If you're exercising to the point that you're out of breath, you're doing yourself a huge favor.  They've increased the amount of cardio we should be getting each week, and this number alone is enough to knock the wind out of you. 

Getting winded is a good thing.

And on the flip side, if you're sitting in the recliner a lot, relaxed and breathing peacefully, that's great during football and movies, but it's not that great for health long term.

The American Cancer Society is doubling the recommended dose of exercise needed to prevent cancer, saying now that we need to get 150-300 minutes of moderate-intensity exercise each week or 75-150 minutes of vigorous physical activity.  When the last recommendation came out in 2012, it was about half of that.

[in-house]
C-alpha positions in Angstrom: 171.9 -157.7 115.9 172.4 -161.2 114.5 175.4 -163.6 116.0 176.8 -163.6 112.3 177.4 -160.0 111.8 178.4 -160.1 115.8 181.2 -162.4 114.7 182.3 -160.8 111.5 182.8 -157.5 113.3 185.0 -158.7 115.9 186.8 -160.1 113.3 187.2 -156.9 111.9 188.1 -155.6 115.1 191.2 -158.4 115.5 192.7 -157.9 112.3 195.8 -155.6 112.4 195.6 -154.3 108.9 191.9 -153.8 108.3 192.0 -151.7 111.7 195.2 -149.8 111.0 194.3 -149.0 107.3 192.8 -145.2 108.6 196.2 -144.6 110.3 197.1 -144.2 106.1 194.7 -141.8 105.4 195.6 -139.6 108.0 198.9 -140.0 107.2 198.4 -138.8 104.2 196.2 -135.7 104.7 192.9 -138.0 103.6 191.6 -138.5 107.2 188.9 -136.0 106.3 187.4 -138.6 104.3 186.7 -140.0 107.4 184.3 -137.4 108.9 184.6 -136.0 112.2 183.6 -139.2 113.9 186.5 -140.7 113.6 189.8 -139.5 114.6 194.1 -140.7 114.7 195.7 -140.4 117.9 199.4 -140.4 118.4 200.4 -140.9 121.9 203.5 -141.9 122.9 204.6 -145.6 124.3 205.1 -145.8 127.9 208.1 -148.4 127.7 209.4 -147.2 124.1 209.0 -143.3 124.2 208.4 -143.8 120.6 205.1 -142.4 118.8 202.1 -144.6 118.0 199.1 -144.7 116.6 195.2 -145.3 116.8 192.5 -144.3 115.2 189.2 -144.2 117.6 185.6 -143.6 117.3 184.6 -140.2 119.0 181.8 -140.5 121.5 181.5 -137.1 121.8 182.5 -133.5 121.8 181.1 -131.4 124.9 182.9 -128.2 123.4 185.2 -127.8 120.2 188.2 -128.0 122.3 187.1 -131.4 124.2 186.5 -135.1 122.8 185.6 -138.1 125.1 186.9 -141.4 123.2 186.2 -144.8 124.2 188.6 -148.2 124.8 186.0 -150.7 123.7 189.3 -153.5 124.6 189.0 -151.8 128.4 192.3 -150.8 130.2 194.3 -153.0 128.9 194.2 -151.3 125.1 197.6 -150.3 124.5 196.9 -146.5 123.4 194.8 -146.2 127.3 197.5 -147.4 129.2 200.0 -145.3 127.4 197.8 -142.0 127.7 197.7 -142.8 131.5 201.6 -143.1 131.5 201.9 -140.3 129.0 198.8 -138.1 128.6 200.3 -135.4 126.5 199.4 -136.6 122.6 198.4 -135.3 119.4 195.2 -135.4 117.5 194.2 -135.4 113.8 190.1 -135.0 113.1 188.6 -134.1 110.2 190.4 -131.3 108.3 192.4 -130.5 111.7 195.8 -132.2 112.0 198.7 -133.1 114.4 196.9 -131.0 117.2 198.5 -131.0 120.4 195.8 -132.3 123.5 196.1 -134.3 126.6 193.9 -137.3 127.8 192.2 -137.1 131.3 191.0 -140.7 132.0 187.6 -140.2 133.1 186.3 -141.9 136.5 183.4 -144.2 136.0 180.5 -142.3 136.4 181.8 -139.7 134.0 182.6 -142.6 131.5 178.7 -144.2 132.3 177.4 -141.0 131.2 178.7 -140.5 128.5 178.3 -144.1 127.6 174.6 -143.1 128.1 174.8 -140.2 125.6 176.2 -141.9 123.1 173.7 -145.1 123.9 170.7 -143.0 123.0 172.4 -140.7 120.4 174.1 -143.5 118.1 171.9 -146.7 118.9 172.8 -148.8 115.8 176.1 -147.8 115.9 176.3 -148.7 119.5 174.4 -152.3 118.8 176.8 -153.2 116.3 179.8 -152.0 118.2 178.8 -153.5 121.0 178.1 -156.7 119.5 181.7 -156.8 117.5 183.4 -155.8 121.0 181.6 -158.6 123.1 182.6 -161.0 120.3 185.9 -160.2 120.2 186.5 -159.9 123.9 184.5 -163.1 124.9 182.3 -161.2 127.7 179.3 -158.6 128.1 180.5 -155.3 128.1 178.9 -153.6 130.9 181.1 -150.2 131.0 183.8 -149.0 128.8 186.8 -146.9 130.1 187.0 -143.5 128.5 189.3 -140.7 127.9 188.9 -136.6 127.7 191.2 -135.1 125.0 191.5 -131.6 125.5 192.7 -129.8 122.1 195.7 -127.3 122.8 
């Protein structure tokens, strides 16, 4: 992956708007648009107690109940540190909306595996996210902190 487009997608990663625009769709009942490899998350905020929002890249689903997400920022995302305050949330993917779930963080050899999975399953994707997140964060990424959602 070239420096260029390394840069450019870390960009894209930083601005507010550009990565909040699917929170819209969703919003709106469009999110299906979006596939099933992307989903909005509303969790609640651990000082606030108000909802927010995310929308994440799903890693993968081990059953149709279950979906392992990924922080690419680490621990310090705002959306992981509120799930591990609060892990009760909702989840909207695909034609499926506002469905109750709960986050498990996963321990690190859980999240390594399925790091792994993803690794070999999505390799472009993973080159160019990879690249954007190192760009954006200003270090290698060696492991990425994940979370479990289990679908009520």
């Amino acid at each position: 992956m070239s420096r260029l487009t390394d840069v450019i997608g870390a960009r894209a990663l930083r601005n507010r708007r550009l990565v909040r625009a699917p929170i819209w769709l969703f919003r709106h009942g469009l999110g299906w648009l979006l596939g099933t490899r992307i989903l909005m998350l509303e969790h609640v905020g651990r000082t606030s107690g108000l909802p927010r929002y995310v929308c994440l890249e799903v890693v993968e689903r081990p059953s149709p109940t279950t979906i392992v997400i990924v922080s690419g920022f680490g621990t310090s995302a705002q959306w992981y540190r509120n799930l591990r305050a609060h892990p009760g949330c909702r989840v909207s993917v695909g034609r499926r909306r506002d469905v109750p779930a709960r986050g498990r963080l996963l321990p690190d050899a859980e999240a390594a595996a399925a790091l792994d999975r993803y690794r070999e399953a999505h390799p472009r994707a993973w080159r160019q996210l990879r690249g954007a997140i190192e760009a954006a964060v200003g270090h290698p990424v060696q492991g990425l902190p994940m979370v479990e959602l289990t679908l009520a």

Three hundred minutes amounts to five hours, so that's only an hour a day each weekday.  If you're going to the gym for two hours at a time, you're way ahead of the game.

The Today Show breaks it down this way.

--  Moderate-intensity exercise includes brisk walking, heavy housework, and gardening, or yoga, and Pilates.

--  Vigorous-intensity exercise includes running, fast bicycling, and other activities that leave us out of breath.

When I'm working out I always pay attention to how well I can carry on a conversation.  If I can tell a long story about my non-existent dating life, not only does it distract me from the task at hand, but it's also a clue that I'm not working hard enough and I'll ramp up the speed until I'm out of breath and can't talk anymore. Exercise is therapeutic in so many ways.  

And now we've got more incentive to hit it a little harder.